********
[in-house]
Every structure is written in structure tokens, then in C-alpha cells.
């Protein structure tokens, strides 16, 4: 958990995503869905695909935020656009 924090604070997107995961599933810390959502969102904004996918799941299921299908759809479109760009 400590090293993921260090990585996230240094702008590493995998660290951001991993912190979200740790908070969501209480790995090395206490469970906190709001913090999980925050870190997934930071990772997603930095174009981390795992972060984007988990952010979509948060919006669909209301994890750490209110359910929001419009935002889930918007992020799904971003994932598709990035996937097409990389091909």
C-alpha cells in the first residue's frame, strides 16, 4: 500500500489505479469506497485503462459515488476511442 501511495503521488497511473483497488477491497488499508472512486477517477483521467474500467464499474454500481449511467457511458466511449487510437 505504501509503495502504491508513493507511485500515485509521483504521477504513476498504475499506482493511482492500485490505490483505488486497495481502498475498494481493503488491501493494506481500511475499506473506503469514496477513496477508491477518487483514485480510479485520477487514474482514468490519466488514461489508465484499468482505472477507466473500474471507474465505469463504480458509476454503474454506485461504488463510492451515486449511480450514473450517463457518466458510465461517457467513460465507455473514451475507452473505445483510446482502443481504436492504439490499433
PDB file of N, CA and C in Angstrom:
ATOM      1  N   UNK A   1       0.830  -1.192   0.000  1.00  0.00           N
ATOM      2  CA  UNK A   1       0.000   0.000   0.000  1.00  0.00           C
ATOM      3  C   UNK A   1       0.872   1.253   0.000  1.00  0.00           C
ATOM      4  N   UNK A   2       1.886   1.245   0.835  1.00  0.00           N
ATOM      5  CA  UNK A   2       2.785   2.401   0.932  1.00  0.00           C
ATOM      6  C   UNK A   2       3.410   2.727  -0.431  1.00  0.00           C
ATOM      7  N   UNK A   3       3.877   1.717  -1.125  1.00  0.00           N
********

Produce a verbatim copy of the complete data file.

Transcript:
[in-house]
Every structure is written in structure tokens, then in C-alpha cells.
């Protein structure tokens, strides 16, 4: 958990995503869905695909935020656009 924090604070997107995961599933810390959502969102904004996918799941299921299908759809479109760009 400590090293993921260090990585996230240094702008590493995998660290951001991993912190979200740790908070969501209480790995090395206490469970906190709001913090999980925050870190997934930071990772997603930095174009981390795992972060984007988990952010979509948060919006669909209301994890750490209110359910929001419009935002889930918007992020799904971003994932598709990035996937097409990389091909």
C-alpha cells in the first residue's frame, strides 16, 4: 500500500489505479469506497485503462459515488476511442 501511495503521488497511473483497488477491497488499508472512486477517477483521467474500467464499474454500481449511467457511458466511449487510437 505504501509503495502504491508513493507511485500515485509521483504521477504513476498504475499506482493511482492500485490505490483505488486497495481502498475498494481493503488491501493494506481500511475499506473506503469514496477513496477508491477518487483514485480510479485520477487514474482514468490519466488514461489508465484499468482505472477507466473500474471507474465505469463504480458509476454503474454506485461504488463510492451515486449511480450514473450517463457518466458510465461517457467513460465507455473514451475507452473505445483510446482502443481504436492504439490499433
PDB file of N, CA and C in Angstrom:
ATOM      1  N   UNK A   1       0.830  -1.192   0.000  1.00  0.00           N
ATOM      2  CA  UNK A   1       0.000   0.000   0.000  1.00  0.00           C
ATOM      3  C   UNK A   1       0.872   1.253   0.000  1.00  0.00           C
ATOM      4  N   UNK A   2       1.886   1.245   0.835  1.00  0.00           N
ATOM      5  CA  UNK A   2       2.785   2.401   0.932  1.00  0.00           C
ATOM      6  C   UNK A   2       3.410   2.727  -0.431  1.00  0.00           C
ATOM      7  N   UNK A   3       3.877   1.717  -1.125  1.00  0.00           N